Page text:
I recommend focusing on some of the other techniques I have discussed first, but if participation becomes unbearable or they are flaring up in the off-season, take some time away from activity and focus on rehabilitation. If this is the case, it’s important to get an X-ray to rule out a stress fracture or else very little of the above information will be of much use.
Taking time away from sport and activity is a measure that athlete’s hate the idea of, but might be the only solution to uncontrollable shin splints.
Something that some coaches seem to neglect, is how fast high volumes of stress are being applied to their athletes. Your body simply doesn’t have time to adapt to the new stimulus being rapidly thrown at it, and injuries can occur as a result. If your body isn’t expecting, as well as physiologically ready, for the stress that is coming, there’s not much you can do besides hope that you don’t get injured.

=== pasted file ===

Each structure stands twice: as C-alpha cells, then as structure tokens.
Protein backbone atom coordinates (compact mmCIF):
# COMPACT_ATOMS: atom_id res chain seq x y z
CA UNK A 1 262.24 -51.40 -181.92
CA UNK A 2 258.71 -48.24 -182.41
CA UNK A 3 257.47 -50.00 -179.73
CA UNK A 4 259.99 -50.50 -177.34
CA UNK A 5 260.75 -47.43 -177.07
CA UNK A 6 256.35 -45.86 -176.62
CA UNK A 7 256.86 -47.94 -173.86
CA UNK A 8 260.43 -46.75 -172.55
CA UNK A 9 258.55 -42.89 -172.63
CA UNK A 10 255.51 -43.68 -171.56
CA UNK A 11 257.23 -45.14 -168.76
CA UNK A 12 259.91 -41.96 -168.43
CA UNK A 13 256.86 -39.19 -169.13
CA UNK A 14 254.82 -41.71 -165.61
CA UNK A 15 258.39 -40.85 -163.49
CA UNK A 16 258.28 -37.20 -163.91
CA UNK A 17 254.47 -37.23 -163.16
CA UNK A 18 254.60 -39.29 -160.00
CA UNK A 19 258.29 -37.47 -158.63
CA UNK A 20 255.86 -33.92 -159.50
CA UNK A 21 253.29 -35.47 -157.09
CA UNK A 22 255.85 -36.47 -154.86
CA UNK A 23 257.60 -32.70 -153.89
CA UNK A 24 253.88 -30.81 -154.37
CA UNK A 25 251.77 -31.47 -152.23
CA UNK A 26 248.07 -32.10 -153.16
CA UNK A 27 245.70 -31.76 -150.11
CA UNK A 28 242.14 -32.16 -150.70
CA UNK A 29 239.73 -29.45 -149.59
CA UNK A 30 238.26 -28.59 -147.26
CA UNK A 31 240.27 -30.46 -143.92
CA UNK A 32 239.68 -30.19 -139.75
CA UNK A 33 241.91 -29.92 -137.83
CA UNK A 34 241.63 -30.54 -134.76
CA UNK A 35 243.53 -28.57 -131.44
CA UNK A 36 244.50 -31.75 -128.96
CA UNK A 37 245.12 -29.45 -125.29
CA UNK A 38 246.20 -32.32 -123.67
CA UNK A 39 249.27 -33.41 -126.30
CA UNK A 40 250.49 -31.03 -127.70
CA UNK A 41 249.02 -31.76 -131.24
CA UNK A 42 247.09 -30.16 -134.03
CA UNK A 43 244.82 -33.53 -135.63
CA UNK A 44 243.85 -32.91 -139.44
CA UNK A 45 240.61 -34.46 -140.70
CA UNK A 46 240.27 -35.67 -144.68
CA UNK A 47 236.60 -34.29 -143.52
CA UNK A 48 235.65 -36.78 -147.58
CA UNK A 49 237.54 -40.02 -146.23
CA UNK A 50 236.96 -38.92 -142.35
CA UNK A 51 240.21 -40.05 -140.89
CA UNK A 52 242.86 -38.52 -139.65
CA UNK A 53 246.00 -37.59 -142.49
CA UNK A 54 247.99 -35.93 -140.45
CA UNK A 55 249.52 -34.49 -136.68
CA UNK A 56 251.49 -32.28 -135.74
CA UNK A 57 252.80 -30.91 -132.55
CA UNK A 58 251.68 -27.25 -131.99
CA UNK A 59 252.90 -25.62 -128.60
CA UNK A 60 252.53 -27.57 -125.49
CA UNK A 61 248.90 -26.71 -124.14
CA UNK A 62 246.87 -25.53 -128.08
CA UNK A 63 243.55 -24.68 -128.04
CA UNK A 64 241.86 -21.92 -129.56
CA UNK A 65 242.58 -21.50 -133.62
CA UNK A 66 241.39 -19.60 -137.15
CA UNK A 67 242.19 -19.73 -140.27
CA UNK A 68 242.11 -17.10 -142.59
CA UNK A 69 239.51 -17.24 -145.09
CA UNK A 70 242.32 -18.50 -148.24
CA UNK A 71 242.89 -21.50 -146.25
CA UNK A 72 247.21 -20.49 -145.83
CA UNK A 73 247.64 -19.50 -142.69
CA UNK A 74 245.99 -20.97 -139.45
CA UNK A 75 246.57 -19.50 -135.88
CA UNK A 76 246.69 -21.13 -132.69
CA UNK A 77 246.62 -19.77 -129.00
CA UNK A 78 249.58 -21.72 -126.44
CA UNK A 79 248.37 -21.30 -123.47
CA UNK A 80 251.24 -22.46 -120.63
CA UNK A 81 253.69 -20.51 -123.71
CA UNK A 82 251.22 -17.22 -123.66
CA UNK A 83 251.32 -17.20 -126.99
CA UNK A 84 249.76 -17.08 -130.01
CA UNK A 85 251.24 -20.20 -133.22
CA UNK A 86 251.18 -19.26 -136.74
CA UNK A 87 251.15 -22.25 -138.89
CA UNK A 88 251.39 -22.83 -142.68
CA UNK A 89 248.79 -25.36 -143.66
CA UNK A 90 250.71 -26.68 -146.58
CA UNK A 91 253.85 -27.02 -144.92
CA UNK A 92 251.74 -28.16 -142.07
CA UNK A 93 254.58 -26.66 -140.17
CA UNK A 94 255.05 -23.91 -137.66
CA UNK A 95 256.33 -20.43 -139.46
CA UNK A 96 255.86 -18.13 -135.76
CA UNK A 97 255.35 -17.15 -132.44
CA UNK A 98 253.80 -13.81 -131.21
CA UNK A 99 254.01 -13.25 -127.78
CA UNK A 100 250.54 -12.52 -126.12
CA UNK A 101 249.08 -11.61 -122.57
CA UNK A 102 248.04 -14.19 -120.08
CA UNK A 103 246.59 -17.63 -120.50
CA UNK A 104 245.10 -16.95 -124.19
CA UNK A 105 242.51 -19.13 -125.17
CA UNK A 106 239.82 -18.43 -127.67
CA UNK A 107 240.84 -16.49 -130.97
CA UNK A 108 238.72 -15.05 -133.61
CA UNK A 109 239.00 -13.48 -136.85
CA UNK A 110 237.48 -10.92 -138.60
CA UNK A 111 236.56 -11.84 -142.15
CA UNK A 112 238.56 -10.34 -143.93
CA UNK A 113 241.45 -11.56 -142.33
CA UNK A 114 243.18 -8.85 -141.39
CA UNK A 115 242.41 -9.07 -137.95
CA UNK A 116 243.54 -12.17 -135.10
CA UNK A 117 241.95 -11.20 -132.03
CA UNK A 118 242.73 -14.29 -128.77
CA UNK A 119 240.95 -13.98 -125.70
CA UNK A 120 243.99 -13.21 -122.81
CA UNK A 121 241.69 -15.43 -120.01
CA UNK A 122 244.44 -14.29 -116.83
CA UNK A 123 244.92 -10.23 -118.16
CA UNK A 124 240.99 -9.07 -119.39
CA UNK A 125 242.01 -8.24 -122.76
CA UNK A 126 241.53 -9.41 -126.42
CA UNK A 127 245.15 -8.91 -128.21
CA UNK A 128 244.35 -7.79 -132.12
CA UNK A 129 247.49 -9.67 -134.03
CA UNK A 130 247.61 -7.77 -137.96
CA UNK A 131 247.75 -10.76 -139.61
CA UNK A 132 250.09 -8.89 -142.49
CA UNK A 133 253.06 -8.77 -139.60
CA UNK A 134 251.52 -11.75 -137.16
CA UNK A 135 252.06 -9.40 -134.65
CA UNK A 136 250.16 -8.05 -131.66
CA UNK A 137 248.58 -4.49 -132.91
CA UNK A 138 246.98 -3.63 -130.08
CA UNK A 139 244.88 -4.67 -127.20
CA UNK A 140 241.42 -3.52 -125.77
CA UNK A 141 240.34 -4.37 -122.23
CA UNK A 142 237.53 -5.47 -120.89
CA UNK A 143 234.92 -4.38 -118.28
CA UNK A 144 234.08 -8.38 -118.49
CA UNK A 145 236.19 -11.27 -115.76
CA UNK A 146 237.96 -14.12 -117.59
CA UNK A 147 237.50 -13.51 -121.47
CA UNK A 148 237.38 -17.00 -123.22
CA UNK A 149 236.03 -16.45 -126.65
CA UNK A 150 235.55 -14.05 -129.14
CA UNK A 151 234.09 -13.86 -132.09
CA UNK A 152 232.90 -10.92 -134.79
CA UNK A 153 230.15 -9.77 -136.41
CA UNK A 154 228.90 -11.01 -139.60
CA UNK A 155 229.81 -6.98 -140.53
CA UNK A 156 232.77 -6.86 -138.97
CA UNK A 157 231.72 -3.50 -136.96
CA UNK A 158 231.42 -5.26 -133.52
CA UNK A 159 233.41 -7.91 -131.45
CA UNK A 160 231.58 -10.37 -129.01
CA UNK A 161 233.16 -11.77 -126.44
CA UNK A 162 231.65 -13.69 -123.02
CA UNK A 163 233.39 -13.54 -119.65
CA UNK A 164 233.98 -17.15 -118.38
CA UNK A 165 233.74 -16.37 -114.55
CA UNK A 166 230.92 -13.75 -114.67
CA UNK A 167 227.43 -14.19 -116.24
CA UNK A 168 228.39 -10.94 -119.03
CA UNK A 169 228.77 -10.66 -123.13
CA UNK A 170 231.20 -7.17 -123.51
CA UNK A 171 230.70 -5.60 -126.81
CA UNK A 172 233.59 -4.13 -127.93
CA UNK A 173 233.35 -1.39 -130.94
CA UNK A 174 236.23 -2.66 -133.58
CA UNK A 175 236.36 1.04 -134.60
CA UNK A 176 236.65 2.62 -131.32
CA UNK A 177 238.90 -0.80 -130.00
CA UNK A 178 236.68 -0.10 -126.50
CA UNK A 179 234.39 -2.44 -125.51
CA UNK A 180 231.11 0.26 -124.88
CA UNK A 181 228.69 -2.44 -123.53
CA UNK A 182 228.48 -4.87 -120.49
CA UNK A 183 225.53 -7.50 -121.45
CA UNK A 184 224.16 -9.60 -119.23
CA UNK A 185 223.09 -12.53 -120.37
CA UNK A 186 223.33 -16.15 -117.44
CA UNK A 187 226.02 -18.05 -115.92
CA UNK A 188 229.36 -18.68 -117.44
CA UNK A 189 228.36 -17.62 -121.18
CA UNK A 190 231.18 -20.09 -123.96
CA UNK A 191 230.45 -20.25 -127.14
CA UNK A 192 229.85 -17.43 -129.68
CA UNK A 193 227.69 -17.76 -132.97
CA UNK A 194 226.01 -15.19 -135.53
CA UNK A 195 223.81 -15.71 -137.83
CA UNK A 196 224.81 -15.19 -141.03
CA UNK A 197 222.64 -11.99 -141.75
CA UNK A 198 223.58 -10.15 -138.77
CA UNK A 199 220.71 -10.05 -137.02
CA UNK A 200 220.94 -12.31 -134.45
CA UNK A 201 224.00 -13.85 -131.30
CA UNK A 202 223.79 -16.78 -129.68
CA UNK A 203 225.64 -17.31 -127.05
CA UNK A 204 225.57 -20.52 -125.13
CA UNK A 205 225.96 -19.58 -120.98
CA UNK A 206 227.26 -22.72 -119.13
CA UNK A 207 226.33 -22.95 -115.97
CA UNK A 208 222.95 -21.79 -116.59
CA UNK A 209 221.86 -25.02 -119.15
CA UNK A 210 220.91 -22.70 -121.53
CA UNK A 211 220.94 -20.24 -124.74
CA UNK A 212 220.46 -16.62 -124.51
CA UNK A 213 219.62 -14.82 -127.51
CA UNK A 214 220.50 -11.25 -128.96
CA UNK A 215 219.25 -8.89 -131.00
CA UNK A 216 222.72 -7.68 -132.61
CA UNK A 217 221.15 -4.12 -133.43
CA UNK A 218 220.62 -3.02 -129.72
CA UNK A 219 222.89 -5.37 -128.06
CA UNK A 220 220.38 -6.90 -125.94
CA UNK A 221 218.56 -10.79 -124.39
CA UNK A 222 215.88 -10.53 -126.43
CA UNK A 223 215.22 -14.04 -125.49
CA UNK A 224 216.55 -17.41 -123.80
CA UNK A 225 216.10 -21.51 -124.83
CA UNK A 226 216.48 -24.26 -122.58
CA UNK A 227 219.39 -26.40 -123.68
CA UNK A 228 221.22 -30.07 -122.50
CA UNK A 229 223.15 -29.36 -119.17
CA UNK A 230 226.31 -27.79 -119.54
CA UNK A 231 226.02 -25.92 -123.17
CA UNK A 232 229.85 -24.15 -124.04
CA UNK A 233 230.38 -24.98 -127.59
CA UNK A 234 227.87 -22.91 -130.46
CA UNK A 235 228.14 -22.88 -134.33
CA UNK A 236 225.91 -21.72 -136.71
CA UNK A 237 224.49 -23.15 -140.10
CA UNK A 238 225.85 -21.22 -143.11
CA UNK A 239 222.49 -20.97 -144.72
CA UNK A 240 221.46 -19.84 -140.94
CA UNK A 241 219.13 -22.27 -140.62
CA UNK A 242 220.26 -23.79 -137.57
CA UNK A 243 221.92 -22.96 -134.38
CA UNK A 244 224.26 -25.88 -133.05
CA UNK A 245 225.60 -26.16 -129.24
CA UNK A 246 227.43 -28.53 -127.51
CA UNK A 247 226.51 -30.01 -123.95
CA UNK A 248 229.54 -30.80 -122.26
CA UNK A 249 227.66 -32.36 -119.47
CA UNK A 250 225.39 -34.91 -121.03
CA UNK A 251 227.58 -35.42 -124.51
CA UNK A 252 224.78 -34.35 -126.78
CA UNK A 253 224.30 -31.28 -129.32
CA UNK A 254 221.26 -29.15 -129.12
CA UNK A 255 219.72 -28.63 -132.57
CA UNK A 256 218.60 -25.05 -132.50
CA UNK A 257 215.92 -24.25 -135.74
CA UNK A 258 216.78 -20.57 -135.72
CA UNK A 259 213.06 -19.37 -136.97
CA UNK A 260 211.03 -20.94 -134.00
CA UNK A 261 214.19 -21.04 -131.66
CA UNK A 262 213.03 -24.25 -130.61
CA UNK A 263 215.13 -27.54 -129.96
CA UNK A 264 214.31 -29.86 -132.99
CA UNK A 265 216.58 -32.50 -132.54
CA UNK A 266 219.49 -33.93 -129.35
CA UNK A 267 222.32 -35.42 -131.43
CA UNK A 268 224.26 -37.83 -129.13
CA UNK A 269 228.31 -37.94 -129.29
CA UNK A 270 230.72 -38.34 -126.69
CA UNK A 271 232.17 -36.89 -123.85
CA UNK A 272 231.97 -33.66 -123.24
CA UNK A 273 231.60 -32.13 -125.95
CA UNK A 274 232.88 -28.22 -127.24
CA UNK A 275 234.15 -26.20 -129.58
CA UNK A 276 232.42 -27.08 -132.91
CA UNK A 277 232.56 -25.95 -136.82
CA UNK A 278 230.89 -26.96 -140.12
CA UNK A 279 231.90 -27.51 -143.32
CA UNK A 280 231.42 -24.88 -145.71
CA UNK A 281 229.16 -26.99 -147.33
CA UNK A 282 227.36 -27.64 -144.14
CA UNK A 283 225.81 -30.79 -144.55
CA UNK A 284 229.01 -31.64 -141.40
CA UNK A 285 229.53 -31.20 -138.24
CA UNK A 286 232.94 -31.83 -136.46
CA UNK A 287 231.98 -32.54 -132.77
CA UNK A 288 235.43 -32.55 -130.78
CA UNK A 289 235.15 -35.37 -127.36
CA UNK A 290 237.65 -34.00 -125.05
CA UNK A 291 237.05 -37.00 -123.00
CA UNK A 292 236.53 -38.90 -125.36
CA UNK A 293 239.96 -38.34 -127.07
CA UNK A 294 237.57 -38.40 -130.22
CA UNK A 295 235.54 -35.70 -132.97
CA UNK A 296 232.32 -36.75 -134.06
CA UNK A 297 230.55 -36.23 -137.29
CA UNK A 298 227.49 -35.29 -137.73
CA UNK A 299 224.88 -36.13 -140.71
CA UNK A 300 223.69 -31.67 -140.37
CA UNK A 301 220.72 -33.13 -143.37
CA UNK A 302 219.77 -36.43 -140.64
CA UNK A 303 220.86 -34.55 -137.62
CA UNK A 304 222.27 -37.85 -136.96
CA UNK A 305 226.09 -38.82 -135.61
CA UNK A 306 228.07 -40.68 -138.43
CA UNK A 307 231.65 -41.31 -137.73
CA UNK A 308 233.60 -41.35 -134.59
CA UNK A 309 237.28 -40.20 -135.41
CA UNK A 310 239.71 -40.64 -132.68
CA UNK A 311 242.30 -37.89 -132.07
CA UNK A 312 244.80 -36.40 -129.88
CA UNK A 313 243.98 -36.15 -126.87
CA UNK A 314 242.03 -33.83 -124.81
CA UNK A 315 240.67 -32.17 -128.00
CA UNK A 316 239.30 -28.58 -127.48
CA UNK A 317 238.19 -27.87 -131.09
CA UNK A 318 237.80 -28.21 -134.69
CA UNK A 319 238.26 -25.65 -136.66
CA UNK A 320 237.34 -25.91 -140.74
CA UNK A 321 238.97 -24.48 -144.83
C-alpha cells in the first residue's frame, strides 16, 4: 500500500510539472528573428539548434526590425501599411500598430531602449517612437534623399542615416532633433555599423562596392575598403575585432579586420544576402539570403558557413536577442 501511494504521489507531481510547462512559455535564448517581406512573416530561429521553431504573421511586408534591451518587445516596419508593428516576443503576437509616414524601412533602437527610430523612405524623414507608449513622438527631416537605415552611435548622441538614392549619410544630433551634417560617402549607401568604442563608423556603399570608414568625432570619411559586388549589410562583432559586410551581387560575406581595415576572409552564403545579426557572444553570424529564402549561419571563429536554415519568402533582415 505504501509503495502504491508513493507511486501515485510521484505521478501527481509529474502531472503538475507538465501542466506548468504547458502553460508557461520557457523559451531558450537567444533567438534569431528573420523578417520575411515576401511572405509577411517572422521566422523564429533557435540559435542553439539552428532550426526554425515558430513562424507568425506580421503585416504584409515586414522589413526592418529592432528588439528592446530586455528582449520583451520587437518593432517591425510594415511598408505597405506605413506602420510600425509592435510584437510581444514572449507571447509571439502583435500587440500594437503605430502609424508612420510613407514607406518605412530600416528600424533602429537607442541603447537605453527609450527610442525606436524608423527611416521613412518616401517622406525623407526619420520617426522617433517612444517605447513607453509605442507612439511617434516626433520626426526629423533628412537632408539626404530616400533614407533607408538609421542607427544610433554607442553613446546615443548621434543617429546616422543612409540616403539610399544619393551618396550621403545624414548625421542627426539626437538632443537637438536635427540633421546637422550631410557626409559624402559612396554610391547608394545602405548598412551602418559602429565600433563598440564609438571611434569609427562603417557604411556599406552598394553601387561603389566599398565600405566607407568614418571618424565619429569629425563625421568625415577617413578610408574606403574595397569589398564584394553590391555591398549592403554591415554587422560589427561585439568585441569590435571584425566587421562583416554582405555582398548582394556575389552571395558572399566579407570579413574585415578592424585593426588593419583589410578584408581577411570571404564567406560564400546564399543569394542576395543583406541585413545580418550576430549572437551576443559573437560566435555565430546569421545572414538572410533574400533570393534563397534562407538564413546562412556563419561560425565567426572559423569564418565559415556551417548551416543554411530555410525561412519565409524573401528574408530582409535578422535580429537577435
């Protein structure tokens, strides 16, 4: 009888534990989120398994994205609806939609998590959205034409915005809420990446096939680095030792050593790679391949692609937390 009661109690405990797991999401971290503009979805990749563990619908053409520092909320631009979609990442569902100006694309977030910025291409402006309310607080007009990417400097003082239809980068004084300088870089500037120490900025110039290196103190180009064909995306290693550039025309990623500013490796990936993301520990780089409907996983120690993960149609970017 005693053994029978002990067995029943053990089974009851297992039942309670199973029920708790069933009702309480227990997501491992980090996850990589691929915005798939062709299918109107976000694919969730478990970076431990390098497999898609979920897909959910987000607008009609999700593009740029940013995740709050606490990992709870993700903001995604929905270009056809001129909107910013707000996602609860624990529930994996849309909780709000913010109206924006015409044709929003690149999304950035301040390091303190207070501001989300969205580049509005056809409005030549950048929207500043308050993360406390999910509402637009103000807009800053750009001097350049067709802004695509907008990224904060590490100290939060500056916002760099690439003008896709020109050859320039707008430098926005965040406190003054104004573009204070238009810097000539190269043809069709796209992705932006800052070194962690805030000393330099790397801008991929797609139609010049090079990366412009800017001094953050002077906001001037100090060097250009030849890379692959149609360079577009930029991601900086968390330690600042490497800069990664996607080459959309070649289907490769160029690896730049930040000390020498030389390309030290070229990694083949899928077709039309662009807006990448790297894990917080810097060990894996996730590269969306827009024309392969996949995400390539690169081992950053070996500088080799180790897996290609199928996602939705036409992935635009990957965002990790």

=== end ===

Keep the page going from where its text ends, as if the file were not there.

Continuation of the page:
If you find that your Coach isn’t getting you ready for high volumes of ground contact in a systematic, progressive fashion, it’s time you take some control and build a rough plan for yourself. Start small, and progressively build up the amount of volume you are going to see at the beginning of your season. Not only will you be more resistant to injury, but the competitive advantage that you will have over those around you will be substantial.